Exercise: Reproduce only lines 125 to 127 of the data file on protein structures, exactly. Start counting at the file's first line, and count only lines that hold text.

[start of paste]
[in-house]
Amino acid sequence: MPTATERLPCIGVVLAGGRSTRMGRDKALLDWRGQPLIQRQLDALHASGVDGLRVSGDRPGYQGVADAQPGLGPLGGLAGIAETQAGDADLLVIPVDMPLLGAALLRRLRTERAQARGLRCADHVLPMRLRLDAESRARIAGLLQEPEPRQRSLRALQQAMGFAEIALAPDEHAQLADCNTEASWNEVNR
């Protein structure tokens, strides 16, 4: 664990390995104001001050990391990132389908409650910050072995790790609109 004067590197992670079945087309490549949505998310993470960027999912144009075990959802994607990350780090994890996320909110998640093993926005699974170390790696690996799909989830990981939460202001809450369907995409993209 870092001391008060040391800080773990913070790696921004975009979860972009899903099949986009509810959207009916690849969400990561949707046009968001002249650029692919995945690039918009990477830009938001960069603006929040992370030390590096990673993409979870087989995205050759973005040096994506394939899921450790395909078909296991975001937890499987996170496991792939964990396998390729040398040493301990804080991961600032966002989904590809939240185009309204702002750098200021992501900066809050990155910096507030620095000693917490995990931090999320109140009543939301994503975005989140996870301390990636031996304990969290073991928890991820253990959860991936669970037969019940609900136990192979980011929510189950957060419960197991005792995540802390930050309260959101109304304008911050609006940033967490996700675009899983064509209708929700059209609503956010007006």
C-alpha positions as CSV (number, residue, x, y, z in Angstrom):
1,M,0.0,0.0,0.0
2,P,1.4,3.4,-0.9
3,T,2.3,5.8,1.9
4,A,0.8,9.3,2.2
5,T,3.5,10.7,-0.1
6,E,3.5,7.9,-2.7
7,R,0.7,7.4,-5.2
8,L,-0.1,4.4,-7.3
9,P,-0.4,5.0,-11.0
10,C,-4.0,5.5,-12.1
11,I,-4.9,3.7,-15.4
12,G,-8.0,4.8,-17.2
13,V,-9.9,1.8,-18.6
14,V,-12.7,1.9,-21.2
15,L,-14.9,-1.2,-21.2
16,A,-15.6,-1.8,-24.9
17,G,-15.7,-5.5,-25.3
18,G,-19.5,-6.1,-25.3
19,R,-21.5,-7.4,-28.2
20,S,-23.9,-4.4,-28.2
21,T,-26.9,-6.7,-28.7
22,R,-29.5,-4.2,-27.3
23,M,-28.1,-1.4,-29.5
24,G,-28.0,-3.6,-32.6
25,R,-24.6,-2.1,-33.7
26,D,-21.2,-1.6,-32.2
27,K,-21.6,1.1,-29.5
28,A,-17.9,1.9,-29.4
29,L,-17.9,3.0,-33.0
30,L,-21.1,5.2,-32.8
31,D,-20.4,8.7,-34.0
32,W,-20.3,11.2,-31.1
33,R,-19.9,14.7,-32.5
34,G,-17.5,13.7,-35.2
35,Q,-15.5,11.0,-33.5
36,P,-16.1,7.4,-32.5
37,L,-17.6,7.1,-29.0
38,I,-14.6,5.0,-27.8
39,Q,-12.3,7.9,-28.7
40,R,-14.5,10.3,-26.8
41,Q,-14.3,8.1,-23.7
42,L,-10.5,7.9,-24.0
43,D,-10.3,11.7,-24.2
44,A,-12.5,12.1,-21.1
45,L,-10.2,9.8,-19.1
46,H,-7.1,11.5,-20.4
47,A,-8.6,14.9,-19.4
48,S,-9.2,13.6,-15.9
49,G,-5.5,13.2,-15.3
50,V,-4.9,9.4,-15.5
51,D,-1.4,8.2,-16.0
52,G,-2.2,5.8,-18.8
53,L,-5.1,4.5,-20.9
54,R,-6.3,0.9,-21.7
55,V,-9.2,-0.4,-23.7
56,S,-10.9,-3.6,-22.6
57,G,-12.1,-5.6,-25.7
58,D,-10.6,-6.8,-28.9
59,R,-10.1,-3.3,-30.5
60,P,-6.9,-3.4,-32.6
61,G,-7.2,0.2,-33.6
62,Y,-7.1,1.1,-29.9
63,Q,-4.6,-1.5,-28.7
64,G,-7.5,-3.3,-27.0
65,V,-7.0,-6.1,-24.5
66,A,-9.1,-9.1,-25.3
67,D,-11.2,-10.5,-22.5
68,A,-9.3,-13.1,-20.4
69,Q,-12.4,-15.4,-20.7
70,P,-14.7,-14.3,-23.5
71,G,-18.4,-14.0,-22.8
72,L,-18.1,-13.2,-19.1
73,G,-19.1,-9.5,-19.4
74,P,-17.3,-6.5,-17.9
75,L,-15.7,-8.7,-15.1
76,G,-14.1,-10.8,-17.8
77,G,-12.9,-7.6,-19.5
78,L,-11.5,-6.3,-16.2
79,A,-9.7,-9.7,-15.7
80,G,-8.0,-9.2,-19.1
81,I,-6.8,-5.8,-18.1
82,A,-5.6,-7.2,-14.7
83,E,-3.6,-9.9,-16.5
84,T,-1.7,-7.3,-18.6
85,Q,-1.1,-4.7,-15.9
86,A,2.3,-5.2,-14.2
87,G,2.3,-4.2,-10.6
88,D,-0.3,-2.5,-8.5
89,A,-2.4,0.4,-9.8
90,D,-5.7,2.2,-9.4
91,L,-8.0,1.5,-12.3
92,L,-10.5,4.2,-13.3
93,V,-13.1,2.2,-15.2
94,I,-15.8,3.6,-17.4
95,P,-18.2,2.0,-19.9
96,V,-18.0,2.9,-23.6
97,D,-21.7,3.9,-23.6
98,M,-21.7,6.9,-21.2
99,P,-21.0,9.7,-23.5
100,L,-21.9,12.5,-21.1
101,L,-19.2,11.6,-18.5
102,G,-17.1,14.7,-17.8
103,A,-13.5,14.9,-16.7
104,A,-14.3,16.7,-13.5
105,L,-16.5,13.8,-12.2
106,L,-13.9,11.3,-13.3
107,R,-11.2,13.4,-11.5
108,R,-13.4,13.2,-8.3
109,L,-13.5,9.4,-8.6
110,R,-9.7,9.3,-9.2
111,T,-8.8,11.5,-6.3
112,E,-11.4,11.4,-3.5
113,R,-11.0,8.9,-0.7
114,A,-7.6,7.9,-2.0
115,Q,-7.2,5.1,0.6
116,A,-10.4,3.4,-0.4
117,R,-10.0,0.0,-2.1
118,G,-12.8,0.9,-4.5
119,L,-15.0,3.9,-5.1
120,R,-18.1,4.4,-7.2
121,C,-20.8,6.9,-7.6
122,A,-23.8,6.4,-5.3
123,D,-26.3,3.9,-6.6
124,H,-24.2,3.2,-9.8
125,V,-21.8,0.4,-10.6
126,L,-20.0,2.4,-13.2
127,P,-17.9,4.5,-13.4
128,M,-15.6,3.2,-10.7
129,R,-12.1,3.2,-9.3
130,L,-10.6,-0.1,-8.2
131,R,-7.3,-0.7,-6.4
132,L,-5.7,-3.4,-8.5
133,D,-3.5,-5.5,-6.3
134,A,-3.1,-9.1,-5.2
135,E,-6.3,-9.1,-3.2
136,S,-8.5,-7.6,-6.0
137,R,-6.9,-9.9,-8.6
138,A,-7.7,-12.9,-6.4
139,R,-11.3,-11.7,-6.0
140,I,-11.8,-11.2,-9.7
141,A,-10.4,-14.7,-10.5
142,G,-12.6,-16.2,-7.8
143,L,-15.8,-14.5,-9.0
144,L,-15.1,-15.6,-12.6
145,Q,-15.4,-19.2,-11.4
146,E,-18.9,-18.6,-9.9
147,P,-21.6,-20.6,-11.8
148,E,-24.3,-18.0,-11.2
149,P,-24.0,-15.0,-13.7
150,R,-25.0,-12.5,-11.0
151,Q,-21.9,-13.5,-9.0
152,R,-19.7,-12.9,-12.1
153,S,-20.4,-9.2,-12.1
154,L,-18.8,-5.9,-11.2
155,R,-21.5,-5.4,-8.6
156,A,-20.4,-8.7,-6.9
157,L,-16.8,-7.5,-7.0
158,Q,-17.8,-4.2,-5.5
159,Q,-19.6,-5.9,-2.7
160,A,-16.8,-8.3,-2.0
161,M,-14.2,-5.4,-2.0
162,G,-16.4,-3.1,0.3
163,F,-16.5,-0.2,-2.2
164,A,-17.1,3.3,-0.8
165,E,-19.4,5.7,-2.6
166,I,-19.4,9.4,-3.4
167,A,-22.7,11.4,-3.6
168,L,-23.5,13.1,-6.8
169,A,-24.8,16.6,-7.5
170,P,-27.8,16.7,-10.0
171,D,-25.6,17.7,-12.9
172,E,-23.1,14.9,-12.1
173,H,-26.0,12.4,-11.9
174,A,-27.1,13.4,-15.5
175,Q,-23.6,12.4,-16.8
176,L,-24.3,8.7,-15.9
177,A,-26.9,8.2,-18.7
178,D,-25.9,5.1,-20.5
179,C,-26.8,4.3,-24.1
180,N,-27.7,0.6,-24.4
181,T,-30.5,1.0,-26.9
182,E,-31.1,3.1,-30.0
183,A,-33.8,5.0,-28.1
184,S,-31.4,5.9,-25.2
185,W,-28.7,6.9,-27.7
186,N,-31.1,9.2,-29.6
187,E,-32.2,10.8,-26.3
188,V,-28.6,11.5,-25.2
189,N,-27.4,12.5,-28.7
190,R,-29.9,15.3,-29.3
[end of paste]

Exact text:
121,C,-20.8,6.9,-7.6
122,A,-23.8,6.4,-5.3
123,D,-26.3,3.9,-6.6